July 12th, 2020
Two things to look at here. One, how do we enable a conversation between family and a dying person and healthcare providers that is truly transparent and open and honest with all the facts and details? A lot of times you hear that the family wanted an extreme measure taken when actually that wasn't the case if they had had all the information.
How do we enable people to get the information that they should have need and then engage in a dialogue?
And also, it seems at end of life that the person whose life is ending is getting their desires ignored. I went to visit a friend who was in a beautiful hospice facility, where they did a great job, and by the time I got there he couldn't really communicate much. You couldn't really understand what he was saying. When I was in the room with him, his wife had left, and for a few minutes we were alone. He said something about my shoes that I couldn't understand, and he was pointing at my shoes. I said, "you like my shoes?" He kept trying to say something, and I said, "do you want my shoes?"
He said, "yes."
I said, "why do you want my shoes?"
And he said, "I want to get out."
Here was a guy who in this moment was speaking what he wanted but he wasn't getting what he wanted. It's not where he wanted to be. So how do we enable a process where there's a genuine and direct conversation about what will work.
Transparency and an honest attempt to hear the individual who is at end of life, how do we actually and truly enable them, regardless of their situation to say, "let me decide". Because I don't think we do that, and when I say we, it's not even the healthcare system. Sometimes it is the family or friends. But we often ignore the part that matters the most.
July 14th, 2020
Speaking as a physician, a lot of responsibilty falls on the medical profession. We have largely failed the public in this regard. We're making slow improvements, but we need to remember the ancient medieval goals of medicine are to cure sometimes, to relieve often and to comfort always.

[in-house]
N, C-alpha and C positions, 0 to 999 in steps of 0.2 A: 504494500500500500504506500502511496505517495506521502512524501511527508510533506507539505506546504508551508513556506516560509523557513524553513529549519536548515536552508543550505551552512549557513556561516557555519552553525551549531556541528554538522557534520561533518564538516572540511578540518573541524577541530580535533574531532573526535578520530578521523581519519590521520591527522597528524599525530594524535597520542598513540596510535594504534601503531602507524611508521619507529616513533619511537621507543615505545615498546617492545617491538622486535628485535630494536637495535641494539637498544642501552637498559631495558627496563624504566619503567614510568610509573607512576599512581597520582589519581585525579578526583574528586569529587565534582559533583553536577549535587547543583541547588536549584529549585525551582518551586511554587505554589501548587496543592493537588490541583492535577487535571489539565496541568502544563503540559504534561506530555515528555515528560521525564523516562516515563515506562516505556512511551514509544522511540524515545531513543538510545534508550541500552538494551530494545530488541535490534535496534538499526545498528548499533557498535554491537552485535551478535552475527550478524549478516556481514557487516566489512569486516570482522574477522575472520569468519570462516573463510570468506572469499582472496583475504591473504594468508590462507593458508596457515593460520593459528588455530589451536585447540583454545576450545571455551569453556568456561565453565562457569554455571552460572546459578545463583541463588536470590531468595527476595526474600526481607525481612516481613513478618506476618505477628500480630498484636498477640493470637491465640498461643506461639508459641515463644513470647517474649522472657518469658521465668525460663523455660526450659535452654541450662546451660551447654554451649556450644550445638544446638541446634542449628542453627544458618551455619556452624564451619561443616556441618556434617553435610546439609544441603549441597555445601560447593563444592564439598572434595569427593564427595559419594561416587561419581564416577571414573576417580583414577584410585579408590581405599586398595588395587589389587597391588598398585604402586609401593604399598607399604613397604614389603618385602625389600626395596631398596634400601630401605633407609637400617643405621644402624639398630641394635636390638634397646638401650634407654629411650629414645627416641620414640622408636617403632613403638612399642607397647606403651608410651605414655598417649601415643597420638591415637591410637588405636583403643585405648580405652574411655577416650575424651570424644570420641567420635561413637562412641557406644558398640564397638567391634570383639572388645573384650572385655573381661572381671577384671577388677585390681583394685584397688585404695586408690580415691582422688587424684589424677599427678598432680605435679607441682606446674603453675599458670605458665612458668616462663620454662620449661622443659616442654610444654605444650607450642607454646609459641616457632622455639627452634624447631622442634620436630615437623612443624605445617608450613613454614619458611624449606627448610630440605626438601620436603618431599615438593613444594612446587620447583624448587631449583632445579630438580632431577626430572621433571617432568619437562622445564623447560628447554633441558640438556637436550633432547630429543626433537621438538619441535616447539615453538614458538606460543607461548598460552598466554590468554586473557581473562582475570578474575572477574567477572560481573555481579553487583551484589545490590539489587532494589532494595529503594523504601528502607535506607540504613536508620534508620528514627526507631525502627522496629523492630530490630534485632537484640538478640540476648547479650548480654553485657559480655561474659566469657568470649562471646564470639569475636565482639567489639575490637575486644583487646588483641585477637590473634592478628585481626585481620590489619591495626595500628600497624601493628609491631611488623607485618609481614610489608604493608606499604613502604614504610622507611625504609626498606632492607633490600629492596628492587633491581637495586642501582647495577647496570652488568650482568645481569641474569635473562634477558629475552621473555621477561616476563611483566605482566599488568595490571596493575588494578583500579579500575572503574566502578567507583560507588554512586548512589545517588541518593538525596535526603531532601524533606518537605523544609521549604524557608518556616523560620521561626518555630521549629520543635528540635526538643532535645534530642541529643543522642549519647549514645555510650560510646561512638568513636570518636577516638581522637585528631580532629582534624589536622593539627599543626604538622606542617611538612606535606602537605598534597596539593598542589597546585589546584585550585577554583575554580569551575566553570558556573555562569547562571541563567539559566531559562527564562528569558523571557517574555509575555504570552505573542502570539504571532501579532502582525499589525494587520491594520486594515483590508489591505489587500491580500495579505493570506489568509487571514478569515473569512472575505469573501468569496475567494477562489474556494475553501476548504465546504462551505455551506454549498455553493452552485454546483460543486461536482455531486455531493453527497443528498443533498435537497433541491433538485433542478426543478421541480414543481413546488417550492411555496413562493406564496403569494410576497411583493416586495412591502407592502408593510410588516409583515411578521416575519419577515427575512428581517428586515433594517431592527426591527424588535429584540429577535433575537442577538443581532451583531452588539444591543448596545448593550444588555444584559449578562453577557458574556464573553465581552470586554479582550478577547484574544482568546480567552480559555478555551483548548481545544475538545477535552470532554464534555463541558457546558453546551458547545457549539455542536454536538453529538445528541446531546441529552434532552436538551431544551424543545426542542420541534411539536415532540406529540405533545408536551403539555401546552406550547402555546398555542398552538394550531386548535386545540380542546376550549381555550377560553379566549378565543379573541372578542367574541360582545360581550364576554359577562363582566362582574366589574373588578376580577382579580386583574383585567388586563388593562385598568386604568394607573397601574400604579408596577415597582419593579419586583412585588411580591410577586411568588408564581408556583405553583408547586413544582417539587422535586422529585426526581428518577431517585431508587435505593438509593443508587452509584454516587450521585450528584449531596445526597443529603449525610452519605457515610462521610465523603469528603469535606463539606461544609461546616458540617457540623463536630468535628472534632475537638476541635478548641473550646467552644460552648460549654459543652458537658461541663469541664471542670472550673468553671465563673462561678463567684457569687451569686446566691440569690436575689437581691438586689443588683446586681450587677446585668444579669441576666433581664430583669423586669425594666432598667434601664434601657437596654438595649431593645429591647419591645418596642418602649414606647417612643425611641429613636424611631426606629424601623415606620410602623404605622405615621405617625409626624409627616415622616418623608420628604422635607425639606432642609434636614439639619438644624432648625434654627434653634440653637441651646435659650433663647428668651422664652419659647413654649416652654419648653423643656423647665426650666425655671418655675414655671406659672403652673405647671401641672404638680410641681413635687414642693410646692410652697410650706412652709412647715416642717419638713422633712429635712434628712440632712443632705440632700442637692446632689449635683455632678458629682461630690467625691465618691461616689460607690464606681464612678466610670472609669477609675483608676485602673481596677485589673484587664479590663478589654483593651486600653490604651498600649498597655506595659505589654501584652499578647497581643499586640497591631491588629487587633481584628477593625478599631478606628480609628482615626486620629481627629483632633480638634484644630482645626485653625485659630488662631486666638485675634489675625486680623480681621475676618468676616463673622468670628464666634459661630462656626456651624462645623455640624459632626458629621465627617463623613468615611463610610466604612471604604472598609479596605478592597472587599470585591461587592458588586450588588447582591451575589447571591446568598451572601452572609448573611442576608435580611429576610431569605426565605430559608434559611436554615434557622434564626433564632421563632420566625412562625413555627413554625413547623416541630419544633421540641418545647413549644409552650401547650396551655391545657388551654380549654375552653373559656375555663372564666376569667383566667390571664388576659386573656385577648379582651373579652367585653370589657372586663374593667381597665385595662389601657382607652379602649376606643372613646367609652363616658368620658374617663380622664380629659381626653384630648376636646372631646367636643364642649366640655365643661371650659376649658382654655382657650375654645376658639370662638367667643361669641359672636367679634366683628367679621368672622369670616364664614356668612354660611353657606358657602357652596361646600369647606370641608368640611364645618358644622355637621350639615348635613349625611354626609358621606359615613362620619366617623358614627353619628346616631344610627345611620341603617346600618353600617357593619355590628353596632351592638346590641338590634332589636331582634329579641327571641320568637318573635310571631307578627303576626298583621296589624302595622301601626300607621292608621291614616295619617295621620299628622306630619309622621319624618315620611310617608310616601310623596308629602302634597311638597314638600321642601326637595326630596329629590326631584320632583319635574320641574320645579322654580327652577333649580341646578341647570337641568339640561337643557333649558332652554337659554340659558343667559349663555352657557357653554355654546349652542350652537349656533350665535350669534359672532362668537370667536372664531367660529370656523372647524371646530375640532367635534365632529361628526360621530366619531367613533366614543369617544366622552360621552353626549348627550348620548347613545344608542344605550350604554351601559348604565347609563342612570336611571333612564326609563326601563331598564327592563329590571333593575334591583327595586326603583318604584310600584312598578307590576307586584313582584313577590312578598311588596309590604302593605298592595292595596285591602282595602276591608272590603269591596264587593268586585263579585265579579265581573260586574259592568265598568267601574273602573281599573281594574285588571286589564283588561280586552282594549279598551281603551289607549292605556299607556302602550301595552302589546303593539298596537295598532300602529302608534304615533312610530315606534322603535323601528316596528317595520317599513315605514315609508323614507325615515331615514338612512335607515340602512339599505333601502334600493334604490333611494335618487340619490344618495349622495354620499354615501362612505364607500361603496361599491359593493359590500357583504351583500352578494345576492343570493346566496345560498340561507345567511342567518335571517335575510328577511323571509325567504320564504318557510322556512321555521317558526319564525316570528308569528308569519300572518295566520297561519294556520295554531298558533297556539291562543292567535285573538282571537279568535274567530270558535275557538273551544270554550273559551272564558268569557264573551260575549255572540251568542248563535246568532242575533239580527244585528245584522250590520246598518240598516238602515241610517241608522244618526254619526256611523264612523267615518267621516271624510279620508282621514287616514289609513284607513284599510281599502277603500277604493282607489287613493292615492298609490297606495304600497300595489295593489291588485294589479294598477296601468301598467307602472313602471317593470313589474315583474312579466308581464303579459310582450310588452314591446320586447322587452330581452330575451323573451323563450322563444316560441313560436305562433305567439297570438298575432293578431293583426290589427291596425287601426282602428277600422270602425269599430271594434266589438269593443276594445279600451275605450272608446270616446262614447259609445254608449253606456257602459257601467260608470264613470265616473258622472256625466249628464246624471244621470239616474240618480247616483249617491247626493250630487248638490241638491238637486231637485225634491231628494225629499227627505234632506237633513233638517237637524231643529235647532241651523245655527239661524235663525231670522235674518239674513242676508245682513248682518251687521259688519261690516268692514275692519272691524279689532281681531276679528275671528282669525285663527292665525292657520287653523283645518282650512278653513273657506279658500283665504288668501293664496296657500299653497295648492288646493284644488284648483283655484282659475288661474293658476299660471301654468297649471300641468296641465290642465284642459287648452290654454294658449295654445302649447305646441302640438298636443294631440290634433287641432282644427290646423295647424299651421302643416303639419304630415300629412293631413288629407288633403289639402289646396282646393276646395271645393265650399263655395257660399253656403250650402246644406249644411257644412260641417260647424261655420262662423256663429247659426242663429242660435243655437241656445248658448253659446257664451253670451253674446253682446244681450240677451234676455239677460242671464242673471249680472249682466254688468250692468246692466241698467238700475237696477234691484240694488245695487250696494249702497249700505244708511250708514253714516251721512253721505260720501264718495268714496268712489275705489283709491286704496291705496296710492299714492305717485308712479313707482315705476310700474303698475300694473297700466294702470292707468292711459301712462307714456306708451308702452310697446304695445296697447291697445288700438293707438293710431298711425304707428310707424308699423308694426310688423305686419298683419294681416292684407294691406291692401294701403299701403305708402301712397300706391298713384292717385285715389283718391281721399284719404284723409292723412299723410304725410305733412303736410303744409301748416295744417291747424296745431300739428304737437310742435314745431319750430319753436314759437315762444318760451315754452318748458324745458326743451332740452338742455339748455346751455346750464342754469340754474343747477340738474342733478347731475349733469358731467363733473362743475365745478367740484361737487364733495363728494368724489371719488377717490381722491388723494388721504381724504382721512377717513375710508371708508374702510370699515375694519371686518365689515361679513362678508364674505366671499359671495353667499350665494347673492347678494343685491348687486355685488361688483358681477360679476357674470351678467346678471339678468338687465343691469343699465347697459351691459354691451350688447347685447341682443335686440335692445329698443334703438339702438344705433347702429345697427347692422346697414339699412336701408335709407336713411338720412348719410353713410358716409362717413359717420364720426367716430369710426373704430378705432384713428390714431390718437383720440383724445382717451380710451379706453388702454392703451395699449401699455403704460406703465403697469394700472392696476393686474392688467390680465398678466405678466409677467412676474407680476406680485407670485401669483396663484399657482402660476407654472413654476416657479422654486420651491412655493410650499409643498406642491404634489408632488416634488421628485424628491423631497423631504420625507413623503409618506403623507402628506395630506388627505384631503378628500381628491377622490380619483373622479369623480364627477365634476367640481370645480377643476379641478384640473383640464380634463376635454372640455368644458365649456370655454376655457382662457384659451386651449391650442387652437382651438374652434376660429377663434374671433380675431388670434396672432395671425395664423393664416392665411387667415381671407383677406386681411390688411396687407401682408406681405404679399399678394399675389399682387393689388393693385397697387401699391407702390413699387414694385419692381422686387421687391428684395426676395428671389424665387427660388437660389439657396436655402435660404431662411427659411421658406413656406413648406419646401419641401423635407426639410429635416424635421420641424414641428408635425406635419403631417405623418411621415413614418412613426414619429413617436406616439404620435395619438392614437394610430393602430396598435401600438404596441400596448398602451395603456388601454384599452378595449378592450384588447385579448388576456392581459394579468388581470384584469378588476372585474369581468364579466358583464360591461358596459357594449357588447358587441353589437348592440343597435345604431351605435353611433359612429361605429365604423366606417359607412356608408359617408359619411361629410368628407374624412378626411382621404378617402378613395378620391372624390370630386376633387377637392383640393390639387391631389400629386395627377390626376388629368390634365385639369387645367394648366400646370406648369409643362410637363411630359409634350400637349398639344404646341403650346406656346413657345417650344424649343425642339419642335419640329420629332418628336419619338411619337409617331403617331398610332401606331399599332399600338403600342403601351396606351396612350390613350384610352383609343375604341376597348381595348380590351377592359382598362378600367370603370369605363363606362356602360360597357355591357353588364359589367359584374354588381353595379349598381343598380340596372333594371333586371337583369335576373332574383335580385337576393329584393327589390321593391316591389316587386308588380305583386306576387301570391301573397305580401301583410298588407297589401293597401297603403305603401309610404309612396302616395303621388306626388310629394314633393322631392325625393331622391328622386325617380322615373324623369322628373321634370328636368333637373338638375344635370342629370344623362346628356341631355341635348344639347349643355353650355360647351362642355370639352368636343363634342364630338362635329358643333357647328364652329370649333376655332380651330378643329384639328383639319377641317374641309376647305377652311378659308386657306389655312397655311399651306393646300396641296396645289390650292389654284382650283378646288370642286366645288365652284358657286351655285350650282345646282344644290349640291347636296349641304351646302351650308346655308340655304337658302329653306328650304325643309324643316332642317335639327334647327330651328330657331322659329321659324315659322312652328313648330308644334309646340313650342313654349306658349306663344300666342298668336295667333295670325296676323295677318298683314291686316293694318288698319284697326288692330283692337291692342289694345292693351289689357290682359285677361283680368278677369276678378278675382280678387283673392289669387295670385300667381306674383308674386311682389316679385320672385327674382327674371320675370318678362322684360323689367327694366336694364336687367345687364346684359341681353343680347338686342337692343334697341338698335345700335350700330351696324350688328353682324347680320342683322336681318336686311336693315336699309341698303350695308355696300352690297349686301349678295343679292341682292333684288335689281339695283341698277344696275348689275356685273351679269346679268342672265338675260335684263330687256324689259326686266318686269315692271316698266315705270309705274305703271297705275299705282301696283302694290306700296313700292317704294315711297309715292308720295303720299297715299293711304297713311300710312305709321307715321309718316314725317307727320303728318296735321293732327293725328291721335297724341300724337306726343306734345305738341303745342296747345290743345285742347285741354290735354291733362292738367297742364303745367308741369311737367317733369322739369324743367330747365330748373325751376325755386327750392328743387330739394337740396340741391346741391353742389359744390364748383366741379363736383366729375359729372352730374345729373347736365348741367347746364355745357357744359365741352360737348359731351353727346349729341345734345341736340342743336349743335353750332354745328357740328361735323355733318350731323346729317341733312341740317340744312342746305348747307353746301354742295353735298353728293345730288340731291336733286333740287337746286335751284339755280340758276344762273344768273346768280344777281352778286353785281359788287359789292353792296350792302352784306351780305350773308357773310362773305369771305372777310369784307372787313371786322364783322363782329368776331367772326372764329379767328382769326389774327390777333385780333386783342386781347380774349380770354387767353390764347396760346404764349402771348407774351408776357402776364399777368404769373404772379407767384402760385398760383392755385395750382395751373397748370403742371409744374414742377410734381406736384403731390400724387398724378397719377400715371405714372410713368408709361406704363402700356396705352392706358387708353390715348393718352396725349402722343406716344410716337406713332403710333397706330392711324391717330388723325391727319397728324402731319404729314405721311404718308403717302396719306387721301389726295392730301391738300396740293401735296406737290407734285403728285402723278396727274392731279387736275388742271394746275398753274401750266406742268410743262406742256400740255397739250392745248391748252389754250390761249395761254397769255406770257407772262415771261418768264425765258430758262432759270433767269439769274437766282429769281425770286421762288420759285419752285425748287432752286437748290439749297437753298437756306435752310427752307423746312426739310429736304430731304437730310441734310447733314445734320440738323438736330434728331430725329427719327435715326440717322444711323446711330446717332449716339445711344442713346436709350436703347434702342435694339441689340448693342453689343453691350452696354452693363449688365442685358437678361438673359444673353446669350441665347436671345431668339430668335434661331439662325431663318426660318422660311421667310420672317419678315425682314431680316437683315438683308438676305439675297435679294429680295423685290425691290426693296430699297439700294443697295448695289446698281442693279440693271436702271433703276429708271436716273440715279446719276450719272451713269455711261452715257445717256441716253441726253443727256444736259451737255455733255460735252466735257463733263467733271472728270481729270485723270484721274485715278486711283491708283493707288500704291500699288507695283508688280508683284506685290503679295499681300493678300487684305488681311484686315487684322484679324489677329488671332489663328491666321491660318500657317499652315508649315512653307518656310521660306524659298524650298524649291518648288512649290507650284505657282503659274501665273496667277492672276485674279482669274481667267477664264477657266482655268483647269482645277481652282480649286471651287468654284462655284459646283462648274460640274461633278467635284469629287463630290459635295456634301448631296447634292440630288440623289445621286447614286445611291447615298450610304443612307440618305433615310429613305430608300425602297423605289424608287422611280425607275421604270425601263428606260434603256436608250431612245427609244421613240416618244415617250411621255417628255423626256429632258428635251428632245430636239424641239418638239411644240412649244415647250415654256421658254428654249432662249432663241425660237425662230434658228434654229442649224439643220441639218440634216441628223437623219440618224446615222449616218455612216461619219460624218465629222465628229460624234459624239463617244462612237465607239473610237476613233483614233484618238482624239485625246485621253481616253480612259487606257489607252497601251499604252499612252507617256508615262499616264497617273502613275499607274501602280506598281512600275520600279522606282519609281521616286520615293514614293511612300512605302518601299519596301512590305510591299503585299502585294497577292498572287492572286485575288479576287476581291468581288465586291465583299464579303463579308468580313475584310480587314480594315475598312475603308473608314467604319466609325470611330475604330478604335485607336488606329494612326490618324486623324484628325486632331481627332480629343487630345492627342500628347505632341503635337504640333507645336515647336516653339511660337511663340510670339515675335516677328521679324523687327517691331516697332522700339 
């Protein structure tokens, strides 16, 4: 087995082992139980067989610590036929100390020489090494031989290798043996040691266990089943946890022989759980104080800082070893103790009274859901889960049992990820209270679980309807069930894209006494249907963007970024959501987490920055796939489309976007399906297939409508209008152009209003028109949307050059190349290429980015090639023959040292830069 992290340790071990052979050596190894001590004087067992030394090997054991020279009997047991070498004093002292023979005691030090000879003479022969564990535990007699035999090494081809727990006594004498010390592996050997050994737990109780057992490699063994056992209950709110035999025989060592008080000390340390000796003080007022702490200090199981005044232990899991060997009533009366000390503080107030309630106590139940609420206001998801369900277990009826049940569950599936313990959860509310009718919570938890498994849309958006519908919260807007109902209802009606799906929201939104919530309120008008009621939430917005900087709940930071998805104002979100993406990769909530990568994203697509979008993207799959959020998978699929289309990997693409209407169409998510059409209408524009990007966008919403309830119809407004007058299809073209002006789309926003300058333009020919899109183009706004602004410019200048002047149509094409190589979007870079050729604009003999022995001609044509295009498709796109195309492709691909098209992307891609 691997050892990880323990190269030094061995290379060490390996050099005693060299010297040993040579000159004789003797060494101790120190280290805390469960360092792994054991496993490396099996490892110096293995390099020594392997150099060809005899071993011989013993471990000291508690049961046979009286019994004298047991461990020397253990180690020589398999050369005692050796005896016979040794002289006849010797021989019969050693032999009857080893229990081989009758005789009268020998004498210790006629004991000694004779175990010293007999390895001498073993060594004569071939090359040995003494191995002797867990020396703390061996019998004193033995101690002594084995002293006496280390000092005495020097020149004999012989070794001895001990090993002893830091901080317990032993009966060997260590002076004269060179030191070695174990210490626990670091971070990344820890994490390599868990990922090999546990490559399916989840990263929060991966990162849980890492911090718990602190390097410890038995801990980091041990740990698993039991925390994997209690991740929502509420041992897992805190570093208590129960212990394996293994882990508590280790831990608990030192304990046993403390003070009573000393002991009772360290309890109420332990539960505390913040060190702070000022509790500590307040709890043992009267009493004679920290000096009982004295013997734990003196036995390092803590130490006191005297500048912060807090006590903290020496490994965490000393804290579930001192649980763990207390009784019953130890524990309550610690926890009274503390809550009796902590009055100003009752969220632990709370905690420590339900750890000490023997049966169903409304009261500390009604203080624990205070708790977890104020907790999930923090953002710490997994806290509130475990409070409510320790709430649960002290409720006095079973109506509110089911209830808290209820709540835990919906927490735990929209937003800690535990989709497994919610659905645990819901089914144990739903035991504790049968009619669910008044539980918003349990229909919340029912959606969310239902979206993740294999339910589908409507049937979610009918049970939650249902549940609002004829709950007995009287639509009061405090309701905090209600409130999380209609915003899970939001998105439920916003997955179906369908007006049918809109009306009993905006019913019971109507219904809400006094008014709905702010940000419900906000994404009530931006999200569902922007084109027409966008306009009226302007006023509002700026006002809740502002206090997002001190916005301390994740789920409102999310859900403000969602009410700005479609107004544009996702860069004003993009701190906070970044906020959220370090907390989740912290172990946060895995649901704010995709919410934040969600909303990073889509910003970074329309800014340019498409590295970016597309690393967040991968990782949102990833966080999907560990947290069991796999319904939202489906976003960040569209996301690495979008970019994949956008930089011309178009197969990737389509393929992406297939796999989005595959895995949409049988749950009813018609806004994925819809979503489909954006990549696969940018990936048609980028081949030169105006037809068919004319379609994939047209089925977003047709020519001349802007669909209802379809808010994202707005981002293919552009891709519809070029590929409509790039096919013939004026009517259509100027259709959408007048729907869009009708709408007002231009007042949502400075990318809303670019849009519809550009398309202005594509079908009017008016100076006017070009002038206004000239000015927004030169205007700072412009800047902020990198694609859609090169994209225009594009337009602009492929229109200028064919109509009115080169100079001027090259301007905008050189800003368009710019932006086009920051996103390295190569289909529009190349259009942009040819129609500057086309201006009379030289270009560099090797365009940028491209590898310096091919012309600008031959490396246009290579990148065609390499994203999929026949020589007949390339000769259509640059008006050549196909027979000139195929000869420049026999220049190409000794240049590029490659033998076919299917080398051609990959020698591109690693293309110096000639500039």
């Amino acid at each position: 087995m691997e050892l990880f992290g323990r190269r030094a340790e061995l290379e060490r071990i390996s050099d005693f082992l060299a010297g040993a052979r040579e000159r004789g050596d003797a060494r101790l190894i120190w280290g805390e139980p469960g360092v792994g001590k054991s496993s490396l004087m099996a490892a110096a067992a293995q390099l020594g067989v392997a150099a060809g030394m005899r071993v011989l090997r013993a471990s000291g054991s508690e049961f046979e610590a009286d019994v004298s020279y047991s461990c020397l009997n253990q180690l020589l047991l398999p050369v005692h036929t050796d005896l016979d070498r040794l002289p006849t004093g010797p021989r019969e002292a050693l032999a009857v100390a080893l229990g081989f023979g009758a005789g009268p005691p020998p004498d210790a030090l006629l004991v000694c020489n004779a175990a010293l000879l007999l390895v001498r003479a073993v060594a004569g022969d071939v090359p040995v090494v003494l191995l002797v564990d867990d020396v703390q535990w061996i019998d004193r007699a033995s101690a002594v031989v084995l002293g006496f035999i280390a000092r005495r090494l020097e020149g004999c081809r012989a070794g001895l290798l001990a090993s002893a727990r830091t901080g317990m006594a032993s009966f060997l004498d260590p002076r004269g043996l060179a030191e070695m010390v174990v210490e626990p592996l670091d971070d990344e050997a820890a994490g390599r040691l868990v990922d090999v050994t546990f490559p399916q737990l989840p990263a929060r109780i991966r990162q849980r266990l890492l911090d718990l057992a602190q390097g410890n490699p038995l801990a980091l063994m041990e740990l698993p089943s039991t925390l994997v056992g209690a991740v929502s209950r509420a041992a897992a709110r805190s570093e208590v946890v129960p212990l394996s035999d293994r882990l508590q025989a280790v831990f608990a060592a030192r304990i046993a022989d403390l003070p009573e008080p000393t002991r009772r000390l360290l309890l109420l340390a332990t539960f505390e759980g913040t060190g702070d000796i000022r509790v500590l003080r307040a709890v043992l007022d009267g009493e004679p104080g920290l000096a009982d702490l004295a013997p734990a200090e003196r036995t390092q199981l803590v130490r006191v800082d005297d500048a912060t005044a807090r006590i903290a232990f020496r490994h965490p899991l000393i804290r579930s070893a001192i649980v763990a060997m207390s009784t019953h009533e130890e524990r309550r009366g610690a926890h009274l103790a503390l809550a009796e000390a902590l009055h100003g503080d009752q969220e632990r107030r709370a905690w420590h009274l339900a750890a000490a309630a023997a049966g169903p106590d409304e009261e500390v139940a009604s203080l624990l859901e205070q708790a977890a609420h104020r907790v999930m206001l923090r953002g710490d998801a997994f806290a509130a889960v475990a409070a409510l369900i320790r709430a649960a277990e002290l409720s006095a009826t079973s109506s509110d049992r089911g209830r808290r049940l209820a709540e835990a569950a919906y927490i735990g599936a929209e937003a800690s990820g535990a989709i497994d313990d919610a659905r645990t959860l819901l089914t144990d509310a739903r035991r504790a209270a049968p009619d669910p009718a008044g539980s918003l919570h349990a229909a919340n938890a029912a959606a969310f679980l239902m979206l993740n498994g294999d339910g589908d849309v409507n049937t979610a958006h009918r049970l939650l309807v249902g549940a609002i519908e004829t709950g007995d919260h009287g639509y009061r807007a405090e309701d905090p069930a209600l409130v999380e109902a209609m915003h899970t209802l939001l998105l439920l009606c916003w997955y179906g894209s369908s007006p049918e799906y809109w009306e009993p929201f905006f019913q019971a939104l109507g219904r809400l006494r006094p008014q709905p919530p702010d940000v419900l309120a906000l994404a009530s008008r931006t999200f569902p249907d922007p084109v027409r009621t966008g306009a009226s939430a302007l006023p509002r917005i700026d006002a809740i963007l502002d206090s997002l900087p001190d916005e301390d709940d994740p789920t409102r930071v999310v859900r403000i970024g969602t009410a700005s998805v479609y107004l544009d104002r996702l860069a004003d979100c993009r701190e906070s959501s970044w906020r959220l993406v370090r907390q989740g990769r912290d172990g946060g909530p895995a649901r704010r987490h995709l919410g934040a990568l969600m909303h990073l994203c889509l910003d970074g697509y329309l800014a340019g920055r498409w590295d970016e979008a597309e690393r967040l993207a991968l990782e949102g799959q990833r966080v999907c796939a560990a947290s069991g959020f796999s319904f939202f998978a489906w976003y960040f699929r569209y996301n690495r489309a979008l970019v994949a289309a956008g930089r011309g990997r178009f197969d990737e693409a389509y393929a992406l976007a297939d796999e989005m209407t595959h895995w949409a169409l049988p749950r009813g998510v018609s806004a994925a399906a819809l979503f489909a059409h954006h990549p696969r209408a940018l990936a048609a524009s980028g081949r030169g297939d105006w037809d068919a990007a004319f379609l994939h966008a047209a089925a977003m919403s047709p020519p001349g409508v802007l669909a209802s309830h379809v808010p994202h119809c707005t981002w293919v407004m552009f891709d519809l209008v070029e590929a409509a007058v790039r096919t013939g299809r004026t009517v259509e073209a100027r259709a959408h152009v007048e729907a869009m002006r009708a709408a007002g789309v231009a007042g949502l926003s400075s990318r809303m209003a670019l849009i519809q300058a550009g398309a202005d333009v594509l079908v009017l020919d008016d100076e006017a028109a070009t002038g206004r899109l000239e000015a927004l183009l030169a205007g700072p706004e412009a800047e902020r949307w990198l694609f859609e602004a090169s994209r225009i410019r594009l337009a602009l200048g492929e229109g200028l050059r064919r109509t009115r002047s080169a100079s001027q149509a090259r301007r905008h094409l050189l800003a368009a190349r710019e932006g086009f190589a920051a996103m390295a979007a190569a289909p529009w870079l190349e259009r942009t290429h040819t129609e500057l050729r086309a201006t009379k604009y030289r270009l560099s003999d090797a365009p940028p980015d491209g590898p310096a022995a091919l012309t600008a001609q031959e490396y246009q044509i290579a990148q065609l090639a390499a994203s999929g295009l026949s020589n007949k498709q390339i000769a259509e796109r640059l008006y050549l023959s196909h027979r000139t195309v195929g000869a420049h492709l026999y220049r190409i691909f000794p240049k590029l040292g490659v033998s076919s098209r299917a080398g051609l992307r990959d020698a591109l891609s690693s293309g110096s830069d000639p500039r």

Medicine has been so successful that we now think we can cure frequently, relieve usually, but when we can no longer cure nor relieve, we forget about the comfort part. That's a major part of care for patients facing end of life. We have to be humble about the limits of medicine and not try to over-treat patients with treatments that are not going to help them, and we need to stay focused on their specific needs, many of which are physical symptoms like pain, nausea or shortness of breath.
We also need to address the needs patients have in the interpersonal and even spiritual ways. Physicians themselves don't do that care, but they need to be part of a team where there are others who help to address the existential needs that patients have.
August 14th, 2020
By taking a proactive stance, thinking of it as a service that we all need and deserve the best of. In a sense, we're inhibited by our inability to imagine care and experience through the very end of life. On the one hand, we can't imagine how bad dying can be. Those of us in clinical professional roles get to see up close and personal way too often people dying really badly in places they would not want to be and in being cared for in circumstances that that they would have declined had anybody had a conversation with them. But in general, we just avoid it and don't have those conversations.
On the other hand, it's hard because people have a difficult time imagining what dying well looks like, imagining that one can be well cared for honored and celebrated, symptoms well managed, and have a chance to complete a life, not just have it come to an end. The human potential for well-being, subjective sense of being well within oneself, and being right with the world and with the people you love, really is achievable more often than people imagine. So by taking a proactive stance and knowing what to ask for and what to do when you're not getting it. We can all have and accomplish much higher expectations.